I spent yesterday afternoon grading papers from my students in Sri Lanka and was pleasantly surprised by the quality - especially from those on the MDiv course.
Many of them showed a really good grasp of the material and genuine creative thinking about how reading the New Testament with an eye on its social context can help apply its message creatively to their present mission context. It was quite gratifying.
Today, I'll be writing - I'm aiming to draft a chapter of my MA on the economic location of the early Jesus movement. My supervisor has recommended that I just write and then see where the gaps are. This is a new way of working for me, so it'll be interesting to see how it works out.
The other issue that I'm looking forward to delving into is just how good is the reading by NT scholars of Roman history. The reason for asking this is that one of the key voices in the current debate - Justin Meggitt - based his approach to exploring the social and economic location of the early Jesus movement on the history-from-below approach that flowered in George Rude and Eric Hobsbawm's Captain Swing in 1969.
I remember when I first read Meggitt's excellent Paul, Poverty and Survival I felt my heart sink that a generation after an approach blossomed in secular history, NT scholars had finally caught up with it. I felt it particularly because even when I read history at Manchester in the mid-1970s, the approach was already being questioned by scholars who argued that all Rude, Hobsbawn, Thompson et al did was read their own sociological and philosophical theories back into the past.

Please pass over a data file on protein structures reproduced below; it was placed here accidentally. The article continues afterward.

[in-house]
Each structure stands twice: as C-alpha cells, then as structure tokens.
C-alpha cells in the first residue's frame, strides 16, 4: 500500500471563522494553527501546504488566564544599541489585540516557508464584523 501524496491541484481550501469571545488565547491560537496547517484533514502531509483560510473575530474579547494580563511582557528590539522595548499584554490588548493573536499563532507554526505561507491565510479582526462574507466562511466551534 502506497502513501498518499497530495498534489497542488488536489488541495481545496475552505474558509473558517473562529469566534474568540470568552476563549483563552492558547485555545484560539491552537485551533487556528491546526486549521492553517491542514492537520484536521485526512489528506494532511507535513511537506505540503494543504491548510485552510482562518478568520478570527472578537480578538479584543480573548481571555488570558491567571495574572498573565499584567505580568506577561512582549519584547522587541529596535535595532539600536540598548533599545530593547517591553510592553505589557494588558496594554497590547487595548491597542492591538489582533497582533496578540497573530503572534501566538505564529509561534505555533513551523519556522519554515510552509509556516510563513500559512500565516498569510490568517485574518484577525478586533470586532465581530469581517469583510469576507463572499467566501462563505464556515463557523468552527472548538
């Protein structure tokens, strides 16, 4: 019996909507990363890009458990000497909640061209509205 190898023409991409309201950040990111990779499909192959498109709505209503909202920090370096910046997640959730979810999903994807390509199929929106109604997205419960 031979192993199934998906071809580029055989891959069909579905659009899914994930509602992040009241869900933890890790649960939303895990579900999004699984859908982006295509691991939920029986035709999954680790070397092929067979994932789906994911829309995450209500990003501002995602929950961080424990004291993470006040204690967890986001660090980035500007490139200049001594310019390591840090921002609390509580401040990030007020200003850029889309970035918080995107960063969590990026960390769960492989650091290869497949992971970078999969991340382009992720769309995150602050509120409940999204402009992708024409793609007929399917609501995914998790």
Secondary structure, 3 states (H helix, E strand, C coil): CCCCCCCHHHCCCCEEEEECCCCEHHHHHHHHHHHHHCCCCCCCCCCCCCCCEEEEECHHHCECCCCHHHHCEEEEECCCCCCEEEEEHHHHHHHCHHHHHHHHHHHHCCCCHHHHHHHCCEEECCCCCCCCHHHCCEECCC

I wonder if NT scholars are at risk of doing this with their use of particularly sociological models in their reading of the NT and its context. It's just a question... The context group of NT scholars have produced some fascinating and worthwhile work, much of which has enriched my understanding of the world the first Christians lived in. So I'd hate to think people thought I was dismissing it out of hand - I am certainly not doing that.
But I do wonder what regular (if one can call them that) ancient historians make of all this. In particular, I'm interested to see whether the ancient historians so loved of NT scholars have the same reputation within their own field. I just need to find a way of analysing that!